Director Brian Staufenbiel and his technical and design team have crafted a cinematic experience that is stylish, imaginative and visually arresting, with shots that toggle between character close-ups (conveying a sense of intimacy, interiority, memory), and wide angles on the production’s expansive soundstage (a ringed array of set pieces around a full-size dollhouse-like simulation of Chips’ boarding house sitting room), reminding the viewer of the work’s essential theatricality and understated monumentality.
In penning his own libretto for Goodbye, Mr. Chips, Getty has hit on a number of clever stratagems, all nicely concealed by the text’s deceptively polite fluency.
Getty’s first felicity was to couch the whole as a memory piece narrated by Chips’ friend and physician, Merivale. The entire opera thus becomes a kind of dialogue between the doctor and the remembered Mr. Chips – an innovation that markedly improves on Hilton’s original, more conventional omniscient narrator design.
Within this structure, Getty further transits freely and fluidly among timeframes in Chips’ life – a stream of consciousness condign to ‘organic memory – but at the center of it all, there is constant reversion to the primary epoch of Chips’ life: his all-too-brief but profoundly transformative relationship with Kathie.
(It is interesting and touching to note that the period during which Getty worked on Goodbye, Mr. Chips appears to correspond to a period during which Getty experienced the loss of his own wife of 56 years.)
Scoring Mr. Chips
Getty’s score is characteristically rich, layered and long-arced, with especially exquisite string voicings, vivid base lines, and a number of lovely and affecting motivic recurrences. There are several remarkably moving arias and set-pieces for Chips – one celebrating his newfound capacity for both pain and joy; one cataloguing the grim sacrifice made by all too many of his former students in the Great War; one ruminating on what it might have been like had Chips’ and Kathie’s son survived her death.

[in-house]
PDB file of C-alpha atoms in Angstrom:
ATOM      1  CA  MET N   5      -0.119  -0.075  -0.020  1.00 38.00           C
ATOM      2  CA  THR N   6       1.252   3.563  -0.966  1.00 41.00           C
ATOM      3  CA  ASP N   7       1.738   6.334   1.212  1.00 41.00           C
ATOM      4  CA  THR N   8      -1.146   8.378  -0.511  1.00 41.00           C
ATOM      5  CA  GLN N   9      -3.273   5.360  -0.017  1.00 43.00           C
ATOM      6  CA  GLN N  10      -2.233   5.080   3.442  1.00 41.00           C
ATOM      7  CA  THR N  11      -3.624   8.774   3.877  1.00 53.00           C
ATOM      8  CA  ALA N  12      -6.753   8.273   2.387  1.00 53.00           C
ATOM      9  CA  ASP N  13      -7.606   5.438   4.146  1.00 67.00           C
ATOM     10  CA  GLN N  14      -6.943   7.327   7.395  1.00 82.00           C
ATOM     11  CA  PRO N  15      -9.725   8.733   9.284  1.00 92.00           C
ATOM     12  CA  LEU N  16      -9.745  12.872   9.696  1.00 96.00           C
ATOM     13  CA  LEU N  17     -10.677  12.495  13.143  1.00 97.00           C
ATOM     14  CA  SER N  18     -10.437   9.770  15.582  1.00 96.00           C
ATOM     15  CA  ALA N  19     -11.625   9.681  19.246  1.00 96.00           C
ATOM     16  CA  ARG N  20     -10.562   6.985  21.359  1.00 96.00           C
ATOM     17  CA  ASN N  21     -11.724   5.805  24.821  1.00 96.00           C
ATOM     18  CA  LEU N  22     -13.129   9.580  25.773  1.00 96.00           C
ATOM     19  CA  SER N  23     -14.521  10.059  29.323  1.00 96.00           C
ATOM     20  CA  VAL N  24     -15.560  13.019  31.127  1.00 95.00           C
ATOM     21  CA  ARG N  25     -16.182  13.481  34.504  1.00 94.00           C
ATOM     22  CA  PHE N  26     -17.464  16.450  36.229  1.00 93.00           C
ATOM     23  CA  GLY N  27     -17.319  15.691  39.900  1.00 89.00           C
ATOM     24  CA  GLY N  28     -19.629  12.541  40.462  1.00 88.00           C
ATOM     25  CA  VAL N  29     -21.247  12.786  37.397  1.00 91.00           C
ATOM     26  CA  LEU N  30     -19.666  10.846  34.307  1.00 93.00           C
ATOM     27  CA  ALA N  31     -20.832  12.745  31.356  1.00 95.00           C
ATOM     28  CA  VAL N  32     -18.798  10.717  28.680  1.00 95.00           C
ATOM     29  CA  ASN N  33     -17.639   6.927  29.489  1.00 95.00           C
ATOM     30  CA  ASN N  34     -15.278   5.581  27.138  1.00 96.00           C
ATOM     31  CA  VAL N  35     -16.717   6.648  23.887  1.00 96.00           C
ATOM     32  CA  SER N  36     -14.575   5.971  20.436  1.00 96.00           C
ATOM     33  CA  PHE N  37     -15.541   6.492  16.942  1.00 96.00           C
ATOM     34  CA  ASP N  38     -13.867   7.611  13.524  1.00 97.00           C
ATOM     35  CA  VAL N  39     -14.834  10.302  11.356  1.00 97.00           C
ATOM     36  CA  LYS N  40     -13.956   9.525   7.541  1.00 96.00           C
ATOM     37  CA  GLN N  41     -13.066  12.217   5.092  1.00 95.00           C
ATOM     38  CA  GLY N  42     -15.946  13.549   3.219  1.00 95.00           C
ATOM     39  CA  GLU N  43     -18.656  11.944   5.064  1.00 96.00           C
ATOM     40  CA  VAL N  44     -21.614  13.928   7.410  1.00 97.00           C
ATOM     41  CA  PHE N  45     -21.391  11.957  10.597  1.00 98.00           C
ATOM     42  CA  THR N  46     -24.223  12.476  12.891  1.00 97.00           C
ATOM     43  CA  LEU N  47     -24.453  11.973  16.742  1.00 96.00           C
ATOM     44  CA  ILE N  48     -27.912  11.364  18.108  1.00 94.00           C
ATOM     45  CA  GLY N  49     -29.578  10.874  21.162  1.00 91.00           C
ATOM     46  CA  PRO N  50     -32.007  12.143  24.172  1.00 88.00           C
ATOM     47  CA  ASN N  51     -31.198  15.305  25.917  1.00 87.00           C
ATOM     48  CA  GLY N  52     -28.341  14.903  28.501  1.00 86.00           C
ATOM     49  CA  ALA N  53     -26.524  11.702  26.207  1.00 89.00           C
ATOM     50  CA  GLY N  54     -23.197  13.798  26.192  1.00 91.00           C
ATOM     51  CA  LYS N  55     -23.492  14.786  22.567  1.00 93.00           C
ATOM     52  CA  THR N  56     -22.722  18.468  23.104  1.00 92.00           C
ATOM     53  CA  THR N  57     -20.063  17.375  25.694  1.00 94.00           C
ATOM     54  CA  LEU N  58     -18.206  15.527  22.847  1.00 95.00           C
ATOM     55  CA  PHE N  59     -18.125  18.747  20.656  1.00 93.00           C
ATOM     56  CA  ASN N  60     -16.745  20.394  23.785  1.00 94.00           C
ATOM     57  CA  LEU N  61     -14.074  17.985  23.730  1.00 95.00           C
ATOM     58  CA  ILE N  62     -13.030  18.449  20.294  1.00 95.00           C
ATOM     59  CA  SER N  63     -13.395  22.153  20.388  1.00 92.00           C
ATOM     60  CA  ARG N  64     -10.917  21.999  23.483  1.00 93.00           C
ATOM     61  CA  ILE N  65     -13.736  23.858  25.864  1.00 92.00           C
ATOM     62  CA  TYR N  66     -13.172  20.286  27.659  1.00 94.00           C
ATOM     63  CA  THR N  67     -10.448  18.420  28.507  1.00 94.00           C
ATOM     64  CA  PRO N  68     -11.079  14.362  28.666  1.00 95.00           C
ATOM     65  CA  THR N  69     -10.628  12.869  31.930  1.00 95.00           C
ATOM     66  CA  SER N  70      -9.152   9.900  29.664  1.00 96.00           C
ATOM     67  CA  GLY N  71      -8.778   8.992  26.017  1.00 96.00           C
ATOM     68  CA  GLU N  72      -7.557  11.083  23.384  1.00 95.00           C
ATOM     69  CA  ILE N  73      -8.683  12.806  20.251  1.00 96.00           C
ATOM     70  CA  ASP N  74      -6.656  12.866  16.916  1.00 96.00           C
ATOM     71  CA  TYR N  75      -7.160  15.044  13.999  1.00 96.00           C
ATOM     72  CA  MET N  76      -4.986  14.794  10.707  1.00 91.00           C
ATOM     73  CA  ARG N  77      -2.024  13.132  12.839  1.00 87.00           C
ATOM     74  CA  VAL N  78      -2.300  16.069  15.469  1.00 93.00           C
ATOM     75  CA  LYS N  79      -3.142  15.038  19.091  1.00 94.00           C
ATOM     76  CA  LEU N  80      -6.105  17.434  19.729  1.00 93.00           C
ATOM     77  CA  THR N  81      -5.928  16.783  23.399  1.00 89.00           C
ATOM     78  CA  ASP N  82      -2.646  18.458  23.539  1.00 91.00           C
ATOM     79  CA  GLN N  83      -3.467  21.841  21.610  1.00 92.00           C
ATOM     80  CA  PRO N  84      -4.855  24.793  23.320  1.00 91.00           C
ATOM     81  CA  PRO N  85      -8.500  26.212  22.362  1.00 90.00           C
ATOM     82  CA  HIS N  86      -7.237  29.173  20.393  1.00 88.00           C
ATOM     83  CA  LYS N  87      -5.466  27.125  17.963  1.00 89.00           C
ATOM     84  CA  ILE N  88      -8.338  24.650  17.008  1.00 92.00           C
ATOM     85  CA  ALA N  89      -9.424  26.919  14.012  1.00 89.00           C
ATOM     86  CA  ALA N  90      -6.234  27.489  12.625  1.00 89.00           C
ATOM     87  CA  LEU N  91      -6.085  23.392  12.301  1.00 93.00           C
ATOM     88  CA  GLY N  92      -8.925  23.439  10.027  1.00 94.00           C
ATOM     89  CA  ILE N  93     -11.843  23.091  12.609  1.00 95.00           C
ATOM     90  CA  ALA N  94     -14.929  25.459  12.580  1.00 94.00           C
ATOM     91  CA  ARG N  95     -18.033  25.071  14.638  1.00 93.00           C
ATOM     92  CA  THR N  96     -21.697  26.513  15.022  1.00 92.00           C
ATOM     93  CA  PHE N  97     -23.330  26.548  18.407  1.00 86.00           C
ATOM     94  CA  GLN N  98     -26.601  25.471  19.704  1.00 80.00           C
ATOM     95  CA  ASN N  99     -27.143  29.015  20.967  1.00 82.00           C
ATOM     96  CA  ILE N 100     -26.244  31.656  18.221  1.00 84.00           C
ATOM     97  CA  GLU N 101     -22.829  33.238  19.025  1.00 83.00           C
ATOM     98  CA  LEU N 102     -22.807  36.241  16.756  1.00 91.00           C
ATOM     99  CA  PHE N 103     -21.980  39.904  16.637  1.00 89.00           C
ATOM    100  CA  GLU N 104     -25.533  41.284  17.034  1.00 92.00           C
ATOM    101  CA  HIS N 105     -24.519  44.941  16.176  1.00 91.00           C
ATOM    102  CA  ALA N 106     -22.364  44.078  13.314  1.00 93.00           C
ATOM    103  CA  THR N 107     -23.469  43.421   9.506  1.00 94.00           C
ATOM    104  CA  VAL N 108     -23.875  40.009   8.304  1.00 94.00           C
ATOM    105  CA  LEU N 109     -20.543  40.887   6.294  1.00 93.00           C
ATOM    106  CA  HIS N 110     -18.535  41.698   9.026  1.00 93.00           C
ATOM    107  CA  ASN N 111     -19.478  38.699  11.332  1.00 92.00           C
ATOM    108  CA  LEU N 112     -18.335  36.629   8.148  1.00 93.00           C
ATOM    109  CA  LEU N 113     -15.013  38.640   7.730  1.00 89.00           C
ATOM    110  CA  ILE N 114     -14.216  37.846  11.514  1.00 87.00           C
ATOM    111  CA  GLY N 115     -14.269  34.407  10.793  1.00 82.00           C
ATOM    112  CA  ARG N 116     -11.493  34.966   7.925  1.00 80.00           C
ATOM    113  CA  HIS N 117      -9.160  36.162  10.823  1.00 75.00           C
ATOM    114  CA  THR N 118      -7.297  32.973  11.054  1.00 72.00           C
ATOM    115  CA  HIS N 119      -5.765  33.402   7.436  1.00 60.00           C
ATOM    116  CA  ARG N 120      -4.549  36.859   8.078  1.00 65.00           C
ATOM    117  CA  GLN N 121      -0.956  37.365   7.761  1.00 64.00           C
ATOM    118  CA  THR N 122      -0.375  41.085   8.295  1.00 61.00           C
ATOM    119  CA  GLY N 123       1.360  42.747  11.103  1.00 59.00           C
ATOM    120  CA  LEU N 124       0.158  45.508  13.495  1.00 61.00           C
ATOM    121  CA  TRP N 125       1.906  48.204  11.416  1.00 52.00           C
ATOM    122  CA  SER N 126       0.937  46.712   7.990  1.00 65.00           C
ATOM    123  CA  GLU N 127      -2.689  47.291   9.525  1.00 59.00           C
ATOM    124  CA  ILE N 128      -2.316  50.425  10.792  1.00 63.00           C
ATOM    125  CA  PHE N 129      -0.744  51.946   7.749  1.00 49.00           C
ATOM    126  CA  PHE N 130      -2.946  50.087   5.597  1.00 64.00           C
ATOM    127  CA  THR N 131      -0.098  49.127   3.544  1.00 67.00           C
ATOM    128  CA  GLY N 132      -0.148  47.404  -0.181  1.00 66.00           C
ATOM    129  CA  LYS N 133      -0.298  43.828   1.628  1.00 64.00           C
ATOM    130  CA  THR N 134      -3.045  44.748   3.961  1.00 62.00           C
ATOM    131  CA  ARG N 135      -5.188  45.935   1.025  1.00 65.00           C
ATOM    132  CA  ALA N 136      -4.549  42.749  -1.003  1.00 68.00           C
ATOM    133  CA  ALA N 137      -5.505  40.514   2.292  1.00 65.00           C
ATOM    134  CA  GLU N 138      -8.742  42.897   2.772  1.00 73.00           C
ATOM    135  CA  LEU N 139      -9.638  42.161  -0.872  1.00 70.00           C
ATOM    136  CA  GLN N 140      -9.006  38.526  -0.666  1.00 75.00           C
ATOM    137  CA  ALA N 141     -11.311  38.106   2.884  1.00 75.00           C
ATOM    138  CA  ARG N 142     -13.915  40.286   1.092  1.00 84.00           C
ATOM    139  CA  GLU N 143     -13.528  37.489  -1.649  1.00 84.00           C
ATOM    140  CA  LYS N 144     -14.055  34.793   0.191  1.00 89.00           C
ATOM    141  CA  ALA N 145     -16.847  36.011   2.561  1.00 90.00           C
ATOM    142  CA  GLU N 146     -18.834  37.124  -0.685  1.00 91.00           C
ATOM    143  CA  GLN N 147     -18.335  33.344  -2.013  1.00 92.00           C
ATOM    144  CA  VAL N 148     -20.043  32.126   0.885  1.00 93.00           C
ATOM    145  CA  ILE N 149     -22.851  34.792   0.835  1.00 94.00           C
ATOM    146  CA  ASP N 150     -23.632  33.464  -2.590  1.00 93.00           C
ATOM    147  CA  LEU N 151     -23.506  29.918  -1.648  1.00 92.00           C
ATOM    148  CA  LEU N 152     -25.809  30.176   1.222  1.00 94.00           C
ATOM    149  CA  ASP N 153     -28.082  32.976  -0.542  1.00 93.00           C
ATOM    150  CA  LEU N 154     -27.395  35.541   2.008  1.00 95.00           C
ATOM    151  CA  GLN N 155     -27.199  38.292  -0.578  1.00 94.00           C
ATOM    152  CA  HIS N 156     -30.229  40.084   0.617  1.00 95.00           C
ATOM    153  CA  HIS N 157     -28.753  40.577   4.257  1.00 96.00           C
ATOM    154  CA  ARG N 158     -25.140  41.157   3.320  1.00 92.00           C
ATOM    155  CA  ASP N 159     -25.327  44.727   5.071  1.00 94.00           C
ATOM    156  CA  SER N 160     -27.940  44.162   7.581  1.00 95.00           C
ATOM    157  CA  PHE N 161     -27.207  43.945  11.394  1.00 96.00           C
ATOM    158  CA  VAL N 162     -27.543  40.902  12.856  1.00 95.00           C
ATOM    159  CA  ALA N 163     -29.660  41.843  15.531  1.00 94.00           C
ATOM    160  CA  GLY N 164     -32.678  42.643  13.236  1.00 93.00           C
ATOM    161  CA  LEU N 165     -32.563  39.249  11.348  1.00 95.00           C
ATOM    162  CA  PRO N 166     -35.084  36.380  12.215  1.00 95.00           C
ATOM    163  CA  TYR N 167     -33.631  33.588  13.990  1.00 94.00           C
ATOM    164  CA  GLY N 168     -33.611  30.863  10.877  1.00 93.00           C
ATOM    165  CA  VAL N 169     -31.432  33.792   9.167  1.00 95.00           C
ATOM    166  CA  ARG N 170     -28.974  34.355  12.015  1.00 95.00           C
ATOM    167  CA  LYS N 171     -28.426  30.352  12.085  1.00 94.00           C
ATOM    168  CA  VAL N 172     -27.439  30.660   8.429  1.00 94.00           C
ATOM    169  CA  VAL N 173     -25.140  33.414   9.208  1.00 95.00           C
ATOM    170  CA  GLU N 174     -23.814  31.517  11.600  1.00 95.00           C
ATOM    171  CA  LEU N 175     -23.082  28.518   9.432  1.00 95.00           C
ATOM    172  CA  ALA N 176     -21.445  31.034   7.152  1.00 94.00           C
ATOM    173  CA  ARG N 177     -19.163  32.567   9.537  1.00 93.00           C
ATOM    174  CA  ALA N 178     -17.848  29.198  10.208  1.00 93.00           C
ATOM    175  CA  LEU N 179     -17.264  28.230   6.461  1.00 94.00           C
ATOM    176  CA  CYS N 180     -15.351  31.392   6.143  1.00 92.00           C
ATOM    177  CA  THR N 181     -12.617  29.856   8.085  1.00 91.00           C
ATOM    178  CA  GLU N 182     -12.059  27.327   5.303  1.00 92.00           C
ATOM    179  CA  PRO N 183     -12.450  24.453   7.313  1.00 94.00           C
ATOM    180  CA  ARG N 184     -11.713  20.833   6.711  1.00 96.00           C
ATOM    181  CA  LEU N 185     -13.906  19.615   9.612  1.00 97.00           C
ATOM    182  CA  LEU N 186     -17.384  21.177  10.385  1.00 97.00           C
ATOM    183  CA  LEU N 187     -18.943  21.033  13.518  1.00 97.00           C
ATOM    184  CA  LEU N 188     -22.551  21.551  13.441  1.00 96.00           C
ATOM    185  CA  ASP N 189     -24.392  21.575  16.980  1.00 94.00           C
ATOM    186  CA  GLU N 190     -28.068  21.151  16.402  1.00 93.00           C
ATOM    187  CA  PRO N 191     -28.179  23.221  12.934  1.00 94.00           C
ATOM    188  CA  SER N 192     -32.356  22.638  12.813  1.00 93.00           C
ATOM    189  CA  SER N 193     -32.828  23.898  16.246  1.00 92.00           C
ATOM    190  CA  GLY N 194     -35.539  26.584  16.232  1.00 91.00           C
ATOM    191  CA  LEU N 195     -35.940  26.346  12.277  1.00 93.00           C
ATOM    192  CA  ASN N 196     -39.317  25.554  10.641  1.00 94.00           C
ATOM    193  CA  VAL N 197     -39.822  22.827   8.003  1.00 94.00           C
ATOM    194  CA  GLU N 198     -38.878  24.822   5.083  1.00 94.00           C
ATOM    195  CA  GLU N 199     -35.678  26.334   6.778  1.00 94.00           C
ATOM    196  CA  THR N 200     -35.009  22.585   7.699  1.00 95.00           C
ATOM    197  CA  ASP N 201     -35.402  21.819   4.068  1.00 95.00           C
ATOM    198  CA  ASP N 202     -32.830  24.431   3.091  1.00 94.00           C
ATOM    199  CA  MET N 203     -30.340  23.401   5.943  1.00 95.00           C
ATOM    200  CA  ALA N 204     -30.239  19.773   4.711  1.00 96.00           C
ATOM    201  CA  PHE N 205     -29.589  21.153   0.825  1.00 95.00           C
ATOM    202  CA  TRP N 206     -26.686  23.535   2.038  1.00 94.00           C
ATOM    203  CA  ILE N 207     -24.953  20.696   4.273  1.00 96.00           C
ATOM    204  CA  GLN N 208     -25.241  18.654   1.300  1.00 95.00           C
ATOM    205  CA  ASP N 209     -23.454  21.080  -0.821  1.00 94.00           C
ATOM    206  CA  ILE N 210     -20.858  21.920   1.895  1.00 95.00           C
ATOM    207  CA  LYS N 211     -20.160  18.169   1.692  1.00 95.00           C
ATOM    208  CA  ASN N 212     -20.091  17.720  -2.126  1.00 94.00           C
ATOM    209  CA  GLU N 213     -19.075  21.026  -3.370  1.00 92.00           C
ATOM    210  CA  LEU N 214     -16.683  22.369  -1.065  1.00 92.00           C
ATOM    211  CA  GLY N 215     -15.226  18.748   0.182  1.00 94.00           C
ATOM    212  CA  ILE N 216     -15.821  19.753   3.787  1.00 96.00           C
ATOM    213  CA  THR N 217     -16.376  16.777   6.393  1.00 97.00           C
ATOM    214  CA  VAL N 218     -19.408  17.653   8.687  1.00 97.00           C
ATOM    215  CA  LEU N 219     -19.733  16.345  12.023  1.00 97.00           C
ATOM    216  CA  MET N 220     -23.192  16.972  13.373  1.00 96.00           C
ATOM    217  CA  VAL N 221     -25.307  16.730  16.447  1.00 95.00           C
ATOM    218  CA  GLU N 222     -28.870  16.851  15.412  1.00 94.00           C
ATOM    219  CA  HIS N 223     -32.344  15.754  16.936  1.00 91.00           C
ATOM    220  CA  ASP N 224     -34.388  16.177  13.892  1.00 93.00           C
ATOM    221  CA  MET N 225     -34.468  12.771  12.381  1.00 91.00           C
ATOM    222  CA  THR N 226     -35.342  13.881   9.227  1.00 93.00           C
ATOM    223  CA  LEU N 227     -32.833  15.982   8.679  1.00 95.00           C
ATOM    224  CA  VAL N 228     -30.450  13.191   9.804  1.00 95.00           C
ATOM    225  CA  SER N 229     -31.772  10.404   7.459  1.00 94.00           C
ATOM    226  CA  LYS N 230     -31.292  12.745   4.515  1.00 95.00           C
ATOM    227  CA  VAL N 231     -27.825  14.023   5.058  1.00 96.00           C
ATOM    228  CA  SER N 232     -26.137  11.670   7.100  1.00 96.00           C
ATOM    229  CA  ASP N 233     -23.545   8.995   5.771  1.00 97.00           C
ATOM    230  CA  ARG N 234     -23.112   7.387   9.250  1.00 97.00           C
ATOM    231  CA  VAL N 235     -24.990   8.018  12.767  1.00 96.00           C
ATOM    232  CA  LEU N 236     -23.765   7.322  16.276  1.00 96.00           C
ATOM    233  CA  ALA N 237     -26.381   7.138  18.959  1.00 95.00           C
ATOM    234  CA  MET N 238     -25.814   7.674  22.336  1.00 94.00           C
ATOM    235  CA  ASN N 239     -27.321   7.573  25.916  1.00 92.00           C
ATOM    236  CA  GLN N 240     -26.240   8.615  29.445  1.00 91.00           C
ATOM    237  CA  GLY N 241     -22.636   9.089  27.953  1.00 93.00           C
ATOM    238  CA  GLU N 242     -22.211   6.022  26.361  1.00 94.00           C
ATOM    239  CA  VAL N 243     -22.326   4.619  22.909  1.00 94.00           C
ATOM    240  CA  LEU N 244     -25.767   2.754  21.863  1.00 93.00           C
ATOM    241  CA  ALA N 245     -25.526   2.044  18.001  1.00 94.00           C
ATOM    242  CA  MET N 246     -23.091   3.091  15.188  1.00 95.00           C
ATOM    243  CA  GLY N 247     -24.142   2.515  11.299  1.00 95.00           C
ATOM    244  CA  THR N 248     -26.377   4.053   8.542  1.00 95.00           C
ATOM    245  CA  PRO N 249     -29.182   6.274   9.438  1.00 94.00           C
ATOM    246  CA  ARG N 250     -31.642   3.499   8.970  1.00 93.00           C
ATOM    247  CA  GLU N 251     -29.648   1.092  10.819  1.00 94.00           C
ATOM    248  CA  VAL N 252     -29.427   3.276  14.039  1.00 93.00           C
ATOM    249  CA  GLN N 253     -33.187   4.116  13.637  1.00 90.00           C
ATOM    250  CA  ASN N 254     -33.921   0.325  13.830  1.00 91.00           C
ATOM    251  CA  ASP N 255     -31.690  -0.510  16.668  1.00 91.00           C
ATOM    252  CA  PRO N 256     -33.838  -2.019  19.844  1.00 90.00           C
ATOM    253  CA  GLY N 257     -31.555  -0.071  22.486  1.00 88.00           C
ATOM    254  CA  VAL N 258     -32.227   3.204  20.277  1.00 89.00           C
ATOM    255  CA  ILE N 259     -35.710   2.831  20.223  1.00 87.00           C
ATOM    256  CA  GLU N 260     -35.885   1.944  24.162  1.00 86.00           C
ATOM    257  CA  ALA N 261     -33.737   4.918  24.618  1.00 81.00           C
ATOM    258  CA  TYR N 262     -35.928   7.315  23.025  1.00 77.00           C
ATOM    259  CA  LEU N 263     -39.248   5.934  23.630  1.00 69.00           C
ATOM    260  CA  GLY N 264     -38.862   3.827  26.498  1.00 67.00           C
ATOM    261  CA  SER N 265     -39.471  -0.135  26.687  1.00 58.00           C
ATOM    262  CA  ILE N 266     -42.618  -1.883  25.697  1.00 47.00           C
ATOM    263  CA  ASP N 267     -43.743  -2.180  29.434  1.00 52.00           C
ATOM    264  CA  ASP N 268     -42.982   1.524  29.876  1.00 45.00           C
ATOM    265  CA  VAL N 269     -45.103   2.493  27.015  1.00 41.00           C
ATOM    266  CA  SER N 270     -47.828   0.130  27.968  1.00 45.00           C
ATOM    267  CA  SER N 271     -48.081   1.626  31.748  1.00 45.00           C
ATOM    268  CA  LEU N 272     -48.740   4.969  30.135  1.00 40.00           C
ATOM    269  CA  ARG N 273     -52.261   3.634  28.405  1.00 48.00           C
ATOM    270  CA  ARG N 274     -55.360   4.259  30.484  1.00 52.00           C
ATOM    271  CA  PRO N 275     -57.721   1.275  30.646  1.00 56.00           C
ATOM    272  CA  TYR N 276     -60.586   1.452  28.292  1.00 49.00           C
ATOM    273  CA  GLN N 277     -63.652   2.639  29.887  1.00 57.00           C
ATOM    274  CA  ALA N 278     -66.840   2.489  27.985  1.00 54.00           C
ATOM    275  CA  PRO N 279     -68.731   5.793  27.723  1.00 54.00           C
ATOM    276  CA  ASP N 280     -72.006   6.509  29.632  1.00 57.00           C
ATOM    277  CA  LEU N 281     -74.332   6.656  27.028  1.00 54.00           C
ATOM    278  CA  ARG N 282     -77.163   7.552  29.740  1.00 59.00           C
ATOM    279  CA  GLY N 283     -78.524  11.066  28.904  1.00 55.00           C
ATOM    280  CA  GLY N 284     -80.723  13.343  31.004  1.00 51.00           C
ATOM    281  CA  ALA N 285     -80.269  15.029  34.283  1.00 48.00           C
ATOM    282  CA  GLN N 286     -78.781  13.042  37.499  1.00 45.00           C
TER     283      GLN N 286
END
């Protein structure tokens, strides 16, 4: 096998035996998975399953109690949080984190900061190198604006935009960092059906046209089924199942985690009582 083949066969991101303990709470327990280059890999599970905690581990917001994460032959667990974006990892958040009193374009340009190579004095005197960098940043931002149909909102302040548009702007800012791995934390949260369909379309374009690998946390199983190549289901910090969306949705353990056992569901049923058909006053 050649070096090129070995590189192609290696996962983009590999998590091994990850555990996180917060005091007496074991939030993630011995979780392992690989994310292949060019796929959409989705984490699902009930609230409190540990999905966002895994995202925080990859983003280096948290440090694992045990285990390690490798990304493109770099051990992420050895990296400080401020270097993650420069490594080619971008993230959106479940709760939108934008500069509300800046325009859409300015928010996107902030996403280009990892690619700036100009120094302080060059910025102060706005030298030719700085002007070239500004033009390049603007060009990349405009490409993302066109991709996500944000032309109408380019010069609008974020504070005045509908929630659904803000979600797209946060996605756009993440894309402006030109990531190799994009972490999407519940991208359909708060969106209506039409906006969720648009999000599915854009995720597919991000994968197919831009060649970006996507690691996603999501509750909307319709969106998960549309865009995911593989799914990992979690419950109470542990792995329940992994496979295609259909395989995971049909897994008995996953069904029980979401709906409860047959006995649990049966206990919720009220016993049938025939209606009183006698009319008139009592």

And Getty reserves his most lush and passionate music for the opera’s final, full-throated blossoming. Reinforced by galactic cinematic imagery, Kathie returns in an orchestral apotheosis, helping Chips sees the quiet yet consummate symmetry of the life he has lived, and the undeserved grace he has been granted in having been father to “thousands of children – all boys.”
The opera, perhaps more so than Hilton’s original novel, concludes on a note of transcendence, suggestive of how even the littlest of lives can achieve a kind of fractal correspondence to the great, immanent soul of a benign and integrated cosmos.
The performances featured in Goodbye, Mr. Chips, both vocally and character-wise, are uniformly exemplary, executed by an ensemble of artists each of whom is known for significant contributions to the development of new works.
Dramatic baritone Lester Lynch portrays Mr. Chips’ physician and friend, Merivale, with warmth and gentle authority, lending his distinctively expressive sonorities to the role of the opera’s principal narrator and Greek chorus.
Bass-baritone Kevin Short does double duty as both Headmaster Ralston – Mr. Chips’ principal academic antagonist – and Chairman Rivers – his chief ally – and acquits himself in both roles with impressive vocal and histrionic versatility.
Soprano Marnie Breckenridge brings a delightfully pert energy and glittering voice to the role of Kathie, Mr. Chips’ great love and great loss.
Finally, tenor Nathan Granner brings to the central role of Chips a voice of burnished tone and admirable flexibility, at times richly emotive, at others light and winsome, admirably distinguishing among the various epochs of the character’s life and career.
Hello, Mr. Chips!
This film incarnation of Gordon Getty’s Goodbye, Mr. Chips is both a luxe and lovely calling card for the opera itself, as well as a durable proof-of-concept for future opera-as-film. Almost certainly the film will invite consideration for further mounting of the opera in live productions elsewhere, as well as heralding an achievement that could well lay claim to a place of enduring esteem in the modern canon.
A trailer for the film may be accessed at: https://vimeo.com/641658293